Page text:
Most of Raditude is enjoyable, even when it’s stupid—This is the Way is just extremely uncomfortable. The only song on Raditude that seems so transparent in its attempt to lyrically evoke a certain genre is “Put Me Back Together”; the rest of the album seems coherent, at least, in its desire to have Rivers’s very idiosyncratic idea of a wacky good-times party.

    Also, This is the Way is just way worse than anything on Raditude. Red sank lower at its worst, but even Heart Songs has some interesting stuff going on musically. There’s just no Weezer album bad enough for this song to fit. If they ever release their own “Summer in Paradise” Mike Love can rap it.

    Friday, February 26, 2010 at 5:29 pm | Permalink
  31. Soyrev wrote:

    Great comment, Danup! But I will say that the idea of a finished (potentially Scott) version of “This Is The Way” intrigues me. It’d definitely be terrible, but maybe in a funny way — “Get Me Some” style. Not that the band’s discography needs any more of that by now, but really, who the fuck cares anymore? Hardly anyone’s gonna notice if they stir one more dollop of dogshit into the legacy stew.

    Friday, February 26, 2010 at 5:59 pm | Permalink
  32. OOS wrote:

    I would still rather they not.

    Saturday, February 27, 2010 at 10:31 am | Permalink
  33. Demosthenes wrote:

    When I first heard this I was just getting into Weezer and was interested in hearing the many demos of River’s. So I bought Alone I along with Rivers Edge. At first listen the drum track absolutely raped my brain. I can’t stand it.

    Somehow, even before the boards, I came across the first A6 tribute album and Enceladus’ cover. I instantly fell in love, cheesy lyrics and all. With everything slowed down, a rough Weezery guitar, a fantastic solo into a acoustic guitar driven bridge, ending in a great feedback build into the final chorus.

    How can anyone not love it?

    I don’t particularly like the demo. But Enceladus’ fantastic cover shows that either Enceladus is a genius, or the song isn’t so bad. Maybe a little of both.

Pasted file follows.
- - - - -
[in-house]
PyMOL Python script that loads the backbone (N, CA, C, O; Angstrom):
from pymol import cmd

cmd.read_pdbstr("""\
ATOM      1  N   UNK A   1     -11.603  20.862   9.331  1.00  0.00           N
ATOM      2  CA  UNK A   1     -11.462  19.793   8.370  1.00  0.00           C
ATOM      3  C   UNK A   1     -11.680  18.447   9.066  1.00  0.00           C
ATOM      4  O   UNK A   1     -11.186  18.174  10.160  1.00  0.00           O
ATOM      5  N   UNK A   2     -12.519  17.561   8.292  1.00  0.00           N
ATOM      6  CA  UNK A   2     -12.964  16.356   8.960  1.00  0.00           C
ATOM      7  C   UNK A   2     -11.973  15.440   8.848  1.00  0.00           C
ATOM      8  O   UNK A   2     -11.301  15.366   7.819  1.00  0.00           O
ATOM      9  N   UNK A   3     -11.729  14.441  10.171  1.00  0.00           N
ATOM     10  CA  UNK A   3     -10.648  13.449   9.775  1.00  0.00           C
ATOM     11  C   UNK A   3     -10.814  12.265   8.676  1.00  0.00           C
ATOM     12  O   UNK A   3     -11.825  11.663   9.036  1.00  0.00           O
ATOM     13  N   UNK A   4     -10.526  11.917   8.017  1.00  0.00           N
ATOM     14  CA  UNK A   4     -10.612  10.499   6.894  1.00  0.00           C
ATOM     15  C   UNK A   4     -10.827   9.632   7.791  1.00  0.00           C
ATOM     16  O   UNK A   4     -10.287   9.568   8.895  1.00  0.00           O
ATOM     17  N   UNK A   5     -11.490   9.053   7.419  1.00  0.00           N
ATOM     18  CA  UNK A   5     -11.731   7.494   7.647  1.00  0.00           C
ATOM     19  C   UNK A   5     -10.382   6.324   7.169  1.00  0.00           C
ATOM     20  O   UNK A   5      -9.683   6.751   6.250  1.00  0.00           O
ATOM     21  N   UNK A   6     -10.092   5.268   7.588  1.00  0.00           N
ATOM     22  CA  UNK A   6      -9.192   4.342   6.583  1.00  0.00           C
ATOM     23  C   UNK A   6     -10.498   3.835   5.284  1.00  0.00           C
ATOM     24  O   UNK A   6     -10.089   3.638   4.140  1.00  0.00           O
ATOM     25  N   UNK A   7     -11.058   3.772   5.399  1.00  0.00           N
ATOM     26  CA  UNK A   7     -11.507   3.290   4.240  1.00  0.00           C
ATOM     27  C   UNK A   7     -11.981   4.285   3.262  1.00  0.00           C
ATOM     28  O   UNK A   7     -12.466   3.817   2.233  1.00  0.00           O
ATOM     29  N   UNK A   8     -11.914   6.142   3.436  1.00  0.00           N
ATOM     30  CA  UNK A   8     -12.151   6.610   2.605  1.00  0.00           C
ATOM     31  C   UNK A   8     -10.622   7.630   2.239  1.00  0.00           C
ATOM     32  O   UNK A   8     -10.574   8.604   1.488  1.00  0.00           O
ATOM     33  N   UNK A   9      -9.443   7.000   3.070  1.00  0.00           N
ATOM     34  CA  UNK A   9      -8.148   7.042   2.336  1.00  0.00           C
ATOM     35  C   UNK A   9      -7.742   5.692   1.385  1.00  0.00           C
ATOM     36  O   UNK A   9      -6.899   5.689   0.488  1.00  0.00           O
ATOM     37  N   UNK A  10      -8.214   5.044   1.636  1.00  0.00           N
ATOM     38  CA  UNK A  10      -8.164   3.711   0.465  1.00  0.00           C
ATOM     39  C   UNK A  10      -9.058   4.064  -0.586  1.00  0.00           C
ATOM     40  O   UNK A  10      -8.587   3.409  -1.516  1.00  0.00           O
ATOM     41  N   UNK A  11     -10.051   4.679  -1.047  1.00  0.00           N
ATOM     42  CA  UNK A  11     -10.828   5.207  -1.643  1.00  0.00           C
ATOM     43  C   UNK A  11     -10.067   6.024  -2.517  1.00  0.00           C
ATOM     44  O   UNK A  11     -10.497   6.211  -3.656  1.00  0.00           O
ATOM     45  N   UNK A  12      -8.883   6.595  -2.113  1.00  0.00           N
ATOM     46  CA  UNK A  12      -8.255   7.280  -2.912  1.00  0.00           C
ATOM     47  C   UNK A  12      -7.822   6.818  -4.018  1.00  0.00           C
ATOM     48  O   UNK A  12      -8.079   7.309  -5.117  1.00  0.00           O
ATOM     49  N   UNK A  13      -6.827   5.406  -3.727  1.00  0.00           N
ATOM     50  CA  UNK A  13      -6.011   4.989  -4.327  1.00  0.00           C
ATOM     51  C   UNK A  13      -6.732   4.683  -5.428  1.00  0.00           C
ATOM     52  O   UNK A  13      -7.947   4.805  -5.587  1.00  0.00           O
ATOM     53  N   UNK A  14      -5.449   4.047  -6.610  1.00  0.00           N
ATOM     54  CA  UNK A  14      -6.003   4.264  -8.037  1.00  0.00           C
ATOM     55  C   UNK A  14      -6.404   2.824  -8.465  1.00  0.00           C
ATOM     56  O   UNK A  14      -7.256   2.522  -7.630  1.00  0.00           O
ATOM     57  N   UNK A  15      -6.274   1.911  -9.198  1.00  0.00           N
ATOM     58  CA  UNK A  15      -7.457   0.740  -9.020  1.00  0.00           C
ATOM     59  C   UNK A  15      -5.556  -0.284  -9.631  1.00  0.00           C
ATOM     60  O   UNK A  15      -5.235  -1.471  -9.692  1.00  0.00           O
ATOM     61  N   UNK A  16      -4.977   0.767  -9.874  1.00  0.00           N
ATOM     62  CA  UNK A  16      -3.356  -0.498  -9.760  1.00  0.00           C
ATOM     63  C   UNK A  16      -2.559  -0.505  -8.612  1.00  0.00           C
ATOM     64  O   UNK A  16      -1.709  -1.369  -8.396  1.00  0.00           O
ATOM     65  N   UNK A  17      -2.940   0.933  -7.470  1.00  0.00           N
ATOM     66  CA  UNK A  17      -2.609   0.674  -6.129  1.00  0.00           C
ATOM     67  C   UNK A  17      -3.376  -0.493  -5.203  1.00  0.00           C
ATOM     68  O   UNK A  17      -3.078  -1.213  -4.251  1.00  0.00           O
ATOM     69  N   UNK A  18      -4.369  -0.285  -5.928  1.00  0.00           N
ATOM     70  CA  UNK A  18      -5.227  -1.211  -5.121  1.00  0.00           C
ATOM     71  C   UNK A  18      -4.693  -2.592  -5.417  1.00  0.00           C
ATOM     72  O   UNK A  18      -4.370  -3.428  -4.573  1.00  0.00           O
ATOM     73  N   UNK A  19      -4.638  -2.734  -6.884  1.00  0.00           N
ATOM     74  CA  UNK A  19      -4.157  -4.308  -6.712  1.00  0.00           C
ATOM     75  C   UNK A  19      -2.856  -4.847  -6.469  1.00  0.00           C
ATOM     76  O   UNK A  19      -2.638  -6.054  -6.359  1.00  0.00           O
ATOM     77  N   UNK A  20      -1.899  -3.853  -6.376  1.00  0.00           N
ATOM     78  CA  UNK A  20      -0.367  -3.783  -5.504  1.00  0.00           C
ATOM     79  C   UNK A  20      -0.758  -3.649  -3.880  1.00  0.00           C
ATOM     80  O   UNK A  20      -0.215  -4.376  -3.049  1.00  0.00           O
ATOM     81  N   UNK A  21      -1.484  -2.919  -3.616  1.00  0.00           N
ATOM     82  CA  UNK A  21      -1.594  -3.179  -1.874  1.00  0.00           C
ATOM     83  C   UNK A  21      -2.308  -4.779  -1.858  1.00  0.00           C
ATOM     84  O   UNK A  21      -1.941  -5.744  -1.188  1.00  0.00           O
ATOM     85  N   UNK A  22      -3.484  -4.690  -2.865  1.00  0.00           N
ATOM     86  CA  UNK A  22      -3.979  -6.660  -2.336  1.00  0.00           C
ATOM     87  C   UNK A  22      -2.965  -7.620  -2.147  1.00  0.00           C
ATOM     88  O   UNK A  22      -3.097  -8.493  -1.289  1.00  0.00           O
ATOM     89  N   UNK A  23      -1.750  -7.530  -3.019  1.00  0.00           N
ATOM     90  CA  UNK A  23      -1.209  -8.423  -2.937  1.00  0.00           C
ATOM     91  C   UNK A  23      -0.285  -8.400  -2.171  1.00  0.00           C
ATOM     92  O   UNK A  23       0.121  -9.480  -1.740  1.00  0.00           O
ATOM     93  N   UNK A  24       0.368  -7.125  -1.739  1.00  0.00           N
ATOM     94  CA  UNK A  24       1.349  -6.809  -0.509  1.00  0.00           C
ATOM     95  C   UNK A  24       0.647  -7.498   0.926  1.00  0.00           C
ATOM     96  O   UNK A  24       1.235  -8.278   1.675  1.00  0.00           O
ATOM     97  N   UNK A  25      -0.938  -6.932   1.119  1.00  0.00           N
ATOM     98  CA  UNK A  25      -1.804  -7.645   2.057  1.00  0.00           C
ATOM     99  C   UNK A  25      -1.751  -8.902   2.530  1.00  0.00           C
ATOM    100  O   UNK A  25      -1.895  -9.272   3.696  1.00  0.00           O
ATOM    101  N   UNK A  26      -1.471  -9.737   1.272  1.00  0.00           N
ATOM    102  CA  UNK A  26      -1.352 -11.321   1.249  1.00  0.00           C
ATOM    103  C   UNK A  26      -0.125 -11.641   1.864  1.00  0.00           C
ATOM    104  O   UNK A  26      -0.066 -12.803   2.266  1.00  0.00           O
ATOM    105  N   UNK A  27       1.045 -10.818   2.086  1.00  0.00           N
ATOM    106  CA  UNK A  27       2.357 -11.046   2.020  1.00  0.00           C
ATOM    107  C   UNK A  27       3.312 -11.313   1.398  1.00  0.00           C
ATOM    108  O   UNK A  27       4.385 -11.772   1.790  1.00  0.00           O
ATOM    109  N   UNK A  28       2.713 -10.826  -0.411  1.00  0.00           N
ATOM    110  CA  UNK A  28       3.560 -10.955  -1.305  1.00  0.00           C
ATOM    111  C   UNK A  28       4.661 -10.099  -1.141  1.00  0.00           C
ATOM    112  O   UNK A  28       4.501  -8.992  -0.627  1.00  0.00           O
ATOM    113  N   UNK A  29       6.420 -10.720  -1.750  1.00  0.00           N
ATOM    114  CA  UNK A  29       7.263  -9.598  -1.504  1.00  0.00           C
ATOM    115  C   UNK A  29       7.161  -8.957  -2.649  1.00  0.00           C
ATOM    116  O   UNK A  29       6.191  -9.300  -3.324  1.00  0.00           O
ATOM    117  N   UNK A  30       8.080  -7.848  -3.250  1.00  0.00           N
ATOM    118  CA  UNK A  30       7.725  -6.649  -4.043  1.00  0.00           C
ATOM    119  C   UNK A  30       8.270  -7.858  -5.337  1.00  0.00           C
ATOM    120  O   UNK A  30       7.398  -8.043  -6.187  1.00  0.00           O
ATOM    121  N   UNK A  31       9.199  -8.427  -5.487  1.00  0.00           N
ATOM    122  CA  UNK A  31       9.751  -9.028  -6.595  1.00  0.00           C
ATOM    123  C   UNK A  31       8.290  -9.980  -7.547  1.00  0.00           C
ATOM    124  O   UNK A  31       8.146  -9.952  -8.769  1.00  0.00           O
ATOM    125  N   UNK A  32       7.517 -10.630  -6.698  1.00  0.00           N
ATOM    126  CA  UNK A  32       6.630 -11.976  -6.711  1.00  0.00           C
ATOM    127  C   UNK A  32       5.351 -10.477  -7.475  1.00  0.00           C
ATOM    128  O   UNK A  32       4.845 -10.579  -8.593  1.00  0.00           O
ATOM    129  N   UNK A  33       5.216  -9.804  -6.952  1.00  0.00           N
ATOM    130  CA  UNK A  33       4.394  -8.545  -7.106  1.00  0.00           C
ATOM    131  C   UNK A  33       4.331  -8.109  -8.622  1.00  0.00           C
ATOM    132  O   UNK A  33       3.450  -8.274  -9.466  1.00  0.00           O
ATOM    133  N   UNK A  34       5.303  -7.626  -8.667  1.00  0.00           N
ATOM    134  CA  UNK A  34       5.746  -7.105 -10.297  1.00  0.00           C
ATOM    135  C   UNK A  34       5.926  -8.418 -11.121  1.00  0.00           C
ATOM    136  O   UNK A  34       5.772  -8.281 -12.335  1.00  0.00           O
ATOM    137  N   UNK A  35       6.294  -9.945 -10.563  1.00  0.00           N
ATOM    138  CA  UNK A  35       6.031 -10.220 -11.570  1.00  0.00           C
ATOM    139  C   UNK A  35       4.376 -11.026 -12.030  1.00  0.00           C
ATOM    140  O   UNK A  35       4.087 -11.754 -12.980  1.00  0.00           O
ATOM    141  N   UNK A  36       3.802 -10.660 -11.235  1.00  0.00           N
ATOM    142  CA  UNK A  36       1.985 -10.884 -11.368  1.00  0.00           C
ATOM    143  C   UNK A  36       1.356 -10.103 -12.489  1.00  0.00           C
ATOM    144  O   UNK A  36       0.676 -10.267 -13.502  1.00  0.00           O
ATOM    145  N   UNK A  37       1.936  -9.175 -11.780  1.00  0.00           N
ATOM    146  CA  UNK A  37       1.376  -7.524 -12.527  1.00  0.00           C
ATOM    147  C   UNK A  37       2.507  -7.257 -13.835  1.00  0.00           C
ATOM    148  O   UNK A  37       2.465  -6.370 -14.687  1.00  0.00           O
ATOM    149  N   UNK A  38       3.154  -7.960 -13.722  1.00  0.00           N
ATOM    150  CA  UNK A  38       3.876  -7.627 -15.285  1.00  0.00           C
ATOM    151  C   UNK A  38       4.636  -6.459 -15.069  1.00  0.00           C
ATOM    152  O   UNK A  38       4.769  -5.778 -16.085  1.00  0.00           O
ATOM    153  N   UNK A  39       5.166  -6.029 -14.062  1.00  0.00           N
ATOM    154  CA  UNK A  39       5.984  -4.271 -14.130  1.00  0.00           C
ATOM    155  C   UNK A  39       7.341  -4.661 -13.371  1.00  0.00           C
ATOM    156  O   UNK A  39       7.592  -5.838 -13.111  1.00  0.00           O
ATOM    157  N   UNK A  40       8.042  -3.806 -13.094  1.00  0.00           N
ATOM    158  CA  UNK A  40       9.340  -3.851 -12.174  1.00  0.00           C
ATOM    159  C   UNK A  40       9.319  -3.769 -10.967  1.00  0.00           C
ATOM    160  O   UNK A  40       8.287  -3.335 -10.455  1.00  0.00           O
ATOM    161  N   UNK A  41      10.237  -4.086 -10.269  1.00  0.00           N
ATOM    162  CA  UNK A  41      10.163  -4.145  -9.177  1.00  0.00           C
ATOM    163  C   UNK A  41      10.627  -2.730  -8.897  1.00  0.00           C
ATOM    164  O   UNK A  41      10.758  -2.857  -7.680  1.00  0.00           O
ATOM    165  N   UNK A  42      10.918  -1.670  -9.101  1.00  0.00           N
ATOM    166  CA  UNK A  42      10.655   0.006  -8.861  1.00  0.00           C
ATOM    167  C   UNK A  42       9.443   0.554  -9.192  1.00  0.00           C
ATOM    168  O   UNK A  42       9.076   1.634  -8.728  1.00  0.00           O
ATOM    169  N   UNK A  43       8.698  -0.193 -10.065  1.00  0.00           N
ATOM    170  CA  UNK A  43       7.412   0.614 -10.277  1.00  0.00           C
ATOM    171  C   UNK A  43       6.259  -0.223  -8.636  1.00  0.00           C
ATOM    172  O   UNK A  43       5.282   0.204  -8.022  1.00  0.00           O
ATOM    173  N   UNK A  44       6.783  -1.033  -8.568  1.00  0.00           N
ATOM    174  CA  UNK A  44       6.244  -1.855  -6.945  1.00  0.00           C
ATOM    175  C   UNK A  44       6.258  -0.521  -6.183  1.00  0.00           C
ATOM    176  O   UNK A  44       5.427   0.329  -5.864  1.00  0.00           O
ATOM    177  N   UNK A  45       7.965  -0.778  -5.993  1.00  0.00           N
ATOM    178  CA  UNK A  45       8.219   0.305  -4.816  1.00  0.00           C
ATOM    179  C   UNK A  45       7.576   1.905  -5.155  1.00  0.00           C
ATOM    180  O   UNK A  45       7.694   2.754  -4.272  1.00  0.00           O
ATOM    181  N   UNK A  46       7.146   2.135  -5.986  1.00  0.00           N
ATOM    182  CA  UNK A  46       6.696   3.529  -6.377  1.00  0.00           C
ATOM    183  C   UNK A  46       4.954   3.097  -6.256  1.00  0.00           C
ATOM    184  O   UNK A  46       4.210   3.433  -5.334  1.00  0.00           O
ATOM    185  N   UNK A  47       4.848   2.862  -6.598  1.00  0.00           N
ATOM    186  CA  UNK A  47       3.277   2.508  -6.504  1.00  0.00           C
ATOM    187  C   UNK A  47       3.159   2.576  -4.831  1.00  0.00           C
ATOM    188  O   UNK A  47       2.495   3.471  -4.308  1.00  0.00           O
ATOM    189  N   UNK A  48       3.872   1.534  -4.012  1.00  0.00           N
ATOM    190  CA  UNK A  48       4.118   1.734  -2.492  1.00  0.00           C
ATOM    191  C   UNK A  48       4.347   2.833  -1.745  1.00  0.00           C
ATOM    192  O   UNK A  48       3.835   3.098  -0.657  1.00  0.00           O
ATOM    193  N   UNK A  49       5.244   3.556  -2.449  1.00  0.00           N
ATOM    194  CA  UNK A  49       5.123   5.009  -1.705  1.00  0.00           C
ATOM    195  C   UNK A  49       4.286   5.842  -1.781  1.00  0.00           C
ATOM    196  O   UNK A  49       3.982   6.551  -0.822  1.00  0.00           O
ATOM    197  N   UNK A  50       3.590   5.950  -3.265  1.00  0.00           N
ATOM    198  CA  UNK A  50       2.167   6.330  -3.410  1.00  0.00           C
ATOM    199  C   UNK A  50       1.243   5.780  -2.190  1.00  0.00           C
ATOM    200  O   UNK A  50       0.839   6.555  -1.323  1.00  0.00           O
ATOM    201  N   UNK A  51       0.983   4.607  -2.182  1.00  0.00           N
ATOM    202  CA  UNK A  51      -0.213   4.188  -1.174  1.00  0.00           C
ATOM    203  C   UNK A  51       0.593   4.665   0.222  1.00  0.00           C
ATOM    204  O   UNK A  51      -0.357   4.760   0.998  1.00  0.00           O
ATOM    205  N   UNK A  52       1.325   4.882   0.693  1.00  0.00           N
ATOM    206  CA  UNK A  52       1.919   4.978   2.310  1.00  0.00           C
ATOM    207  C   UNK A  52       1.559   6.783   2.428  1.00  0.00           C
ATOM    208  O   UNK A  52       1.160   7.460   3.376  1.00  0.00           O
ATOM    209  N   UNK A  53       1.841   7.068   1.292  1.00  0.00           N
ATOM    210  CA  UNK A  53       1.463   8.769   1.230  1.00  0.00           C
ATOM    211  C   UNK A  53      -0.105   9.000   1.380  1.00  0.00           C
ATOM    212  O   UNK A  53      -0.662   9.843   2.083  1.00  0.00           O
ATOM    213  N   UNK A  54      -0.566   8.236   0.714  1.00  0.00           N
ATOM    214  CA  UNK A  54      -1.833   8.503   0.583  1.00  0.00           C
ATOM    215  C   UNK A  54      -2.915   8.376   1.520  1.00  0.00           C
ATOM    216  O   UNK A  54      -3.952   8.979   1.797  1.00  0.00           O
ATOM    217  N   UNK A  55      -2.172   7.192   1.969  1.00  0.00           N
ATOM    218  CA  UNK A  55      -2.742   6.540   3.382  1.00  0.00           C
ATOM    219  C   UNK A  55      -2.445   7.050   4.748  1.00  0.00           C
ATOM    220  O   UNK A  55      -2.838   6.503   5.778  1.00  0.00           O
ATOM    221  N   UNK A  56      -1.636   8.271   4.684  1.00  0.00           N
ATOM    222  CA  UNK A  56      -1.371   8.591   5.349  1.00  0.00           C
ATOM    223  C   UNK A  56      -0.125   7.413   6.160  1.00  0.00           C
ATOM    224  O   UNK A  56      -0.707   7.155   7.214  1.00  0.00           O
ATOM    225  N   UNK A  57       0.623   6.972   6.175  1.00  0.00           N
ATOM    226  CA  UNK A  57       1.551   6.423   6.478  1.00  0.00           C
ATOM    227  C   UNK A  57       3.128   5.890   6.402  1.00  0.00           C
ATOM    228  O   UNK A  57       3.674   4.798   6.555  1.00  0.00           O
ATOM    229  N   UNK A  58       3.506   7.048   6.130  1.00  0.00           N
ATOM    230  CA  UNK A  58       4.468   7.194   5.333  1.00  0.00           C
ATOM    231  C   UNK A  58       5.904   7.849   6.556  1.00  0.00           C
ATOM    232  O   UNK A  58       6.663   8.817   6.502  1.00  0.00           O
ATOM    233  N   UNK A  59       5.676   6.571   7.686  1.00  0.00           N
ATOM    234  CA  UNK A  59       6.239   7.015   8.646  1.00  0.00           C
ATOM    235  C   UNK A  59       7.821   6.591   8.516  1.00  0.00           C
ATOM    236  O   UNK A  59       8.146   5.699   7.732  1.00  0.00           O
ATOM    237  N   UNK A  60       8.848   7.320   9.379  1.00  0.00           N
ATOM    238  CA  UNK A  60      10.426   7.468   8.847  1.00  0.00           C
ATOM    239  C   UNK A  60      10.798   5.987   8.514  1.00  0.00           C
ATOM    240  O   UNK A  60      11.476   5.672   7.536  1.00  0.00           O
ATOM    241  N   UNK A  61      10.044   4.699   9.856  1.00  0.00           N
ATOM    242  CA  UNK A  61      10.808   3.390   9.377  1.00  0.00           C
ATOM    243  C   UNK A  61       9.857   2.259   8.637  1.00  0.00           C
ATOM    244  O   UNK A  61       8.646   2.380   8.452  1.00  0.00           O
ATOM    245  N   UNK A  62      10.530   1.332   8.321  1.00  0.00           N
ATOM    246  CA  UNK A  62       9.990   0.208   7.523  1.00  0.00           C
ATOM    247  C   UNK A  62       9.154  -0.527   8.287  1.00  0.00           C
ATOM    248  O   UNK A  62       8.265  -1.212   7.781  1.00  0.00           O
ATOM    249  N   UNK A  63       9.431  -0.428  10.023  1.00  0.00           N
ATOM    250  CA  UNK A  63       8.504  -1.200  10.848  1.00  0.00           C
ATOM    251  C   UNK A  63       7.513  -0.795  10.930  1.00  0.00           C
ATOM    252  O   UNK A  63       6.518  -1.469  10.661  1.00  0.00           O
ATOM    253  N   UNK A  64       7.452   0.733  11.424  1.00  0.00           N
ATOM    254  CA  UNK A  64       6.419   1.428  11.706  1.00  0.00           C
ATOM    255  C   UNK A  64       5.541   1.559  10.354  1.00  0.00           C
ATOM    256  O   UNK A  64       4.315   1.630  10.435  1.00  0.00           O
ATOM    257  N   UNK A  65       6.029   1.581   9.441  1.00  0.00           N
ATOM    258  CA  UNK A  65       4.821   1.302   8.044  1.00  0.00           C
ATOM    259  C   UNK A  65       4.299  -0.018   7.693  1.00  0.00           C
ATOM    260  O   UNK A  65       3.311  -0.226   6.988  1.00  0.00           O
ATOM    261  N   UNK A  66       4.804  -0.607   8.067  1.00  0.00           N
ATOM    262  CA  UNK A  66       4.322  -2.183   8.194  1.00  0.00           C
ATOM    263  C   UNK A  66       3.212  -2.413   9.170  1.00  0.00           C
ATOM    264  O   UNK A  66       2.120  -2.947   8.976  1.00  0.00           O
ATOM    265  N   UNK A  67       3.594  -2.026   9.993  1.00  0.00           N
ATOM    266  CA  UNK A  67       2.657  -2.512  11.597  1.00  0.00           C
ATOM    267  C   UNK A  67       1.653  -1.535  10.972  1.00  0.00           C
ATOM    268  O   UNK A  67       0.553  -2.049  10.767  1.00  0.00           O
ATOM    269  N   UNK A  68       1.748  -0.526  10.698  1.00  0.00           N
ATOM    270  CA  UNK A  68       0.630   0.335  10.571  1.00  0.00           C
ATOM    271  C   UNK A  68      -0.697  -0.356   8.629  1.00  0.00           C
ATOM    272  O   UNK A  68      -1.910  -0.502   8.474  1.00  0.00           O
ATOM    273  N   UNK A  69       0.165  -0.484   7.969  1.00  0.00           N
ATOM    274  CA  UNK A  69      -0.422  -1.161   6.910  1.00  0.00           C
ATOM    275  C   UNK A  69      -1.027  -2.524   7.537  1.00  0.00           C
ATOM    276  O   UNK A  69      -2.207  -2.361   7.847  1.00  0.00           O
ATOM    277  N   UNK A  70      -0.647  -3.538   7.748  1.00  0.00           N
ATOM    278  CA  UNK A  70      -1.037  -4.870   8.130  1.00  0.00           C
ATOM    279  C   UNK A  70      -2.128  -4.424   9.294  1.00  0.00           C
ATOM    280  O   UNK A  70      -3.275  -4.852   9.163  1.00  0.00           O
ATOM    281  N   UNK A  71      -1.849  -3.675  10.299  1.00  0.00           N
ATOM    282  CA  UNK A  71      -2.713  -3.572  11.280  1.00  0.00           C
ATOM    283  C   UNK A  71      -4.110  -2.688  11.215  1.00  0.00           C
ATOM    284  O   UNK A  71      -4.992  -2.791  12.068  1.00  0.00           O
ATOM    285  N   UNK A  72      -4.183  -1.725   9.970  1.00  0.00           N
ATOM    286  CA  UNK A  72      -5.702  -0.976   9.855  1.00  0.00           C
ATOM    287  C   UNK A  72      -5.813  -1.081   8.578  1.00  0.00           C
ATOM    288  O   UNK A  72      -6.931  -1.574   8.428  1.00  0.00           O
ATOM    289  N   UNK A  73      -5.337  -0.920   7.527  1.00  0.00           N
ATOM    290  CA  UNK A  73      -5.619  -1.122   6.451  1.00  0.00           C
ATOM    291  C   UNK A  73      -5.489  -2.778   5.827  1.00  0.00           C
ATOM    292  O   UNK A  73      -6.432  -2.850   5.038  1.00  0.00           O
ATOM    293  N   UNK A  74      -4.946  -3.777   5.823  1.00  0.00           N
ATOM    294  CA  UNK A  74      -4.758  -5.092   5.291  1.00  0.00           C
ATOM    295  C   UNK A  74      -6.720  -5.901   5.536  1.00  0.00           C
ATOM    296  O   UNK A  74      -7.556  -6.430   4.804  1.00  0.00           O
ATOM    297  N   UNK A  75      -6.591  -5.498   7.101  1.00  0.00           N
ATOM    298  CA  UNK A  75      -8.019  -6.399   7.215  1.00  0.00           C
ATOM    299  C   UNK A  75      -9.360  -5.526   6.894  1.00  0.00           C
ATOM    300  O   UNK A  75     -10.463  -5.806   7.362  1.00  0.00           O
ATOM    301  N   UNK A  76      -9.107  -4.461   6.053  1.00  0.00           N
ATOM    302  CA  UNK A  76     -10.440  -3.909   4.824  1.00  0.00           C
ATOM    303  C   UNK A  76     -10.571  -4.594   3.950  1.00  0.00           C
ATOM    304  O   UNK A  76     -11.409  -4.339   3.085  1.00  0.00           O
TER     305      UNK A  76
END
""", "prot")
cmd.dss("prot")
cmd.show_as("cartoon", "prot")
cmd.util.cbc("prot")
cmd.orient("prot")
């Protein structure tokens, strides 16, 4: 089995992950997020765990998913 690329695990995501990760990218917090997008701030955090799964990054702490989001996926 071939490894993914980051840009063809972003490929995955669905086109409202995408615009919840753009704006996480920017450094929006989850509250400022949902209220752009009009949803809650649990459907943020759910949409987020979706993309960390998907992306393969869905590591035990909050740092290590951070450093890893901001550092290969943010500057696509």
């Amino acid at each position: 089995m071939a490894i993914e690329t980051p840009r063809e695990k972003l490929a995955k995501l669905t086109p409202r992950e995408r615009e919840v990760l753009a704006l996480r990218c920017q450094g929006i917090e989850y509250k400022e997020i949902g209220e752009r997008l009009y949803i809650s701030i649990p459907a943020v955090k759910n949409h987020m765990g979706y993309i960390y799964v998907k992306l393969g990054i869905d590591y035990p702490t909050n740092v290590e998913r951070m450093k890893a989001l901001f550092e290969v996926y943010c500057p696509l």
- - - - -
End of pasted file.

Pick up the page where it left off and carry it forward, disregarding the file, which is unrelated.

Anyway. I like this song. A lot even, and feel that there are plenty of worse Rivers/Weezer songs, but I totally understand why someone wouldn’t like it. But if you don’t care for it. I suggest you listen to the cover. It may just change your mind.

    Saturday, April 3, 2010 at 5:34 pm | Permalink
  34. Soyrev wrote:

    I haven’t heard it, at least not in a very long time (if anyone wants to upload…), but I can appreciate this song in a “Get Me Some” kind of way. Which means that I never listen to it, am very glad it’s not on an actual Weezer, and find it to be musically horrific — but if you take it with a sense of humor, it’s great. Whether or not the band is aware of that ambiguity is the difference between comic genius and R. Kelly (hell, maybe Kelly is more self-aware than Rivers is!), but I don’t suppose that’s anything we’ll ever find out.

    Saturday, April 3, 2010 at 7:04 pm | Permalink
  35. ThomYorke wrote:

    If the song were meant to be a total joke, it would be hilarious to the 10th degree and I’d be lavishing the band with praise for being so willing to poke fun at themselves.

    Unfortunately, it’s dead serious, which puts the epic in EPIC FAIL.

    Tuesday, April 6, 2010 at 1:00 pm | Permalink
  36. Soyrev wrote: